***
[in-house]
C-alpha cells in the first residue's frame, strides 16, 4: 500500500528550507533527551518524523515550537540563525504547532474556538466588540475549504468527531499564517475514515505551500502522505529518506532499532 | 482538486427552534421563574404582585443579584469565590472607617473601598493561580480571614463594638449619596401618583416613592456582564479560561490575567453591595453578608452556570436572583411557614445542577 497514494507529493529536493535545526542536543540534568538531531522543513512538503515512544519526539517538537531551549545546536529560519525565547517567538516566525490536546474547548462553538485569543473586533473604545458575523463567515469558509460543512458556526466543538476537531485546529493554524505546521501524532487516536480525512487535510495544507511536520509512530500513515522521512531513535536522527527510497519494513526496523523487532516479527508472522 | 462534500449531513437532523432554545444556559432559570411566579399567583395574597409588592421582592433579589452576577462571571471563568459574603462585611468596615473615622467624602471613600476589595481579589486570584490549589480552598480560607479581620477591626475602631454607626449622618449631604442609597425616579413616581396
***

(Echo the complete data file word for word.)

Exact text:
[in-house]
C-alpha cells in the first residue's frame, strides 16, 4: 500500500528550507533527551518524523515550537540563525504547532474556538466588540475549504468527531499564517475514515505551500502522505529518506532499532 | 482538486427552534421563574404582585443579584469565590472607617473601598493561580480571614463594638449619596401618583416613592456582564479560561490575567453591595453578608452556570436572583411557614445542577 497514494507529493529536493535545526542536543540534568538531531522543513512538503515512544519526539517538537531551549545546536529560519525565547517567538516566525490536546474547548462553538485569543473586533473604545458575523463567515469558509460543512458556526466543538476537531485546529493554524505546521501524532487516536480525512487535510495544507511536520509512530500513515522521512531513535536522527527510497519494513526496523523487532516479527508472522 | 462534500449531513437532523432554545444556559432559570411566579399567583395574597409588592421582592433579589452576577462571571471563568459574603462585611468596615473615622467624602471613600476589595481579589486570584490549589480552598480560607479581620477591626475602631454607626449622618449631604442609597425616579413616581396